Copyright is the intellectual property right that every author has on his works.
It allows the author of a work to decide how his or her work may be distributed or used, and to receive remuneration in return for the exploitation of that work.
What is copyright ?
Copyright protects “all works of the mind, regardless of their genre, form of expression, merit or purpose” (Article L 112-1 of the French Intellectual Property Code).
However, two conditions must be met in order to obtain copyright protection:
The work must have taken shape
Ideas and concepts cannot be protected by copyright. To prove this, the artist must have given substance to his/her work by expressing it through any means or medium that allows it to materially take shape.
The work must be original
It must, according to the Court of Justice of the European Union, be an “intellectual creation of the author reflecting his personality and expressing his free and creative choices”.
Beyond these two conditions, there are no formalities to be completed in order to benefit from copyright protection. According to article L111-1 of the French Intellectual Property Code, “the author of a work of the mind enjoys an exclusive intangible property right to this work, by the sole fact of its creation, which is enforceable against all.”
Copyright protection benefits the author or artist of the work, who can transfer his/her economic rights to a third party, either on an exclusive basis (in this case, the artist gives up his/her rights completely for the types of exploitation provided for in the transfer agreement) or on a non-exclusive basis (in this case, the artist may authorize other parties to benefit from the same type of exploitation).
The transfer of rights is never implicit.
Even if the work is commissioned, a specific clause of the commission contract must expressly foresee the transfer of rights: otherwise, the artist retains all copyright.
French law recognizes two categories of rights for artists:
The moral right protects the artist’s personality through the work created
The economic right allow the artist to control how his/her works are exploited and to obtain financial consideration.
Why register my artwork for copyright protection?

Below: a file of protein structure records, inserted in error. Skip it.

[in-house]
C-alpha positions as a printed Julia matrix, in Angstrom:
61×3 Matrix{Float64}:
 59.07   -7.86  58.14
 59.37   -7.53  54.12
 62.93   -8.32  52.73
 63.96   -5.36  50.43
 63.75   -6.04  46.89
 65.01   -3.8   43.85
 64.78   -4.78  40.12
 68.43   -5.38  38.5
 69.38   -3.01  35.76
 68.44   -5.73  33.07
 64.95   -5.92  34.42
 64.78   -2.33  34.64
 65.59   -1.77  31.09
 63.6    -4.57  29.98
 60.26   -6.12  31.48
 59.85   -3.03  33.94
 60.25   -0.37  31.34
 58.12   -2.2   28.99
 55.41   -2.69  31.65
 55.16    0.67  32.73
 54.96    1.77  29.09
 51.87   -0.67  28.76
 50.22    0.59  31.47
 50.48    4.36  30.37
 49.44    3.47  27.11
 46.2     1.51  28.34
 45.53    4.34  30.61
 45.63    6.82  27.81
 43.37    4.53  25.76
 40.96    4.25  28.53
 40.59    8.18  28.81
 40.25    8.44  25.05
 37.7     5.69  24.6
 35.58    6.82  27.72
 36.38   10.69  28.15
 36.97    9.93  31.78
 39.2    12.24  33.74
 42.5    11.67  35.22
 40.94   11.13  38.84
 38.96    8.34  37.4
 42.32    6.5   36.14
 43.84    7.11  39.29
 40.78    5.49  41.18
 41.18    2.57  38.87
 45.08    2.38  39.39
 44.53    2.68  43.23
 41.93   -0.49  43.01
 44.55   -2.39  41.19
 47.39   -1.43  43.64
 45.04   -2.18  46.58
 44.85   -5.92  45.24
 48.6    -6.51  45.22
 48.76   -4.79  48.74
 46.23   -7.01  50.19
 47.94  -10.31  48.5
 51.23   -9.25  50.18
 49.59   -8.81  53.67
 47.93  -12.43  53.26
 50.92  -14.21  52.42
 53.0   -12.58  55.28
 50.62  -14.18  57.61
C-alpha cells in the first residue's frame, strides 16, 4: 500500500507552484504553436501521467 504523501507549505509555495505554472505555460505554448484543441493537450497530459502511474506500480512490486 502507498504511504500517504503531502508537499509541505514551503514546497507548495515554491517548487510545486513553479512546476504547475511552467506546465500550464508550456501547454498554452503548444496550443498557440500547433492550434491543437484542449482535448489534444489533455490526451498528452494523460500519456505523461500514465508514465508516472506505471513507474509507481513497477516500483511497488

Registering your artwork is not necessary to benefit from copyright, but it can be useful to prove the date the work was created.
Registration can be done: (1/2)
- through a judicial officer or notary
- by submitting an “enveloppe Soleau” (e-Soleau) to the French National Institute of Industrial Property (INPI)
- through certain non-profit organizations or collecting societies (SGDL, SACD, SCAM, among others).
Registration can be done: (2/2)
- by sending to yourself or to a third party a registered letter, return receipt requested containing a document making it possible to identify the artwork. The envelope must mandatorily remain sealed and must only be opened by a judge called on to settle a potential dispute.
- Important: the integrity of the letter must be fully intact.
New technologies and registration
New technologies have given rise to other filing possibilities (e.g., blockchain) and several companies allow secure online registration that can be used to prove the anteriority and prior right to an artistic creation.
For photographers, it is advisable to keep the source files of your photographs.
French law recognizes the moral right of an author/artist designed for the purpose of “protecting the personality of the artist” through his/her work.
The French Intellectual Property Code recognizes that authors and artists have several prerogatives pursuant to their moral right (Article L 121-1, L 121-2 and L 121-4):
The right to authorship
Authors/artists have the right to demand that their name (or alias) be mentioned for any exploitation of their works. No one can force an artist to waive this right or to accept that the work be exhibited under the name of another artist.
The right to respect for the integrity of the work
Artists have the right to oppose any violation of the integrity of their work (changes, colorization, destruction, dismantling, combination with other elements, etc.). However, it should be noted that for works exhibited in a public space, judges balance this right with the imperatives of safety, the rules of public law and order and the rights of the owner of the location.
The right of disclosure
The artist him or herself is the only person who can decide when and how to disclose his or her work, without anyone having the right to force the artist to make it public. This is true even when the artwork was commissioned via an order placed with the artist.
The right to repent or withdraw
If an artist regrets having made his or her work public, they have the right to go back on this decision, even if they have already assigned their exploitation rights. In practice, however, this “right to repent” is very rarely exercised if a transfer of rights has already occurred because the law requires that the artist first compensate the beneficiary for the prejudice caused.
Moral rights are perpetual, inalienable and imprescriptible.
This means that unlike economic rights, which expire 70 years after the death of the artist, the artist’s moral right persists beyond this period. Moreover, the artist cannot waive this right, nor assign it to a third party, even if they are willing to do so. Any clause in a contract that provides otherwise is legally null and void.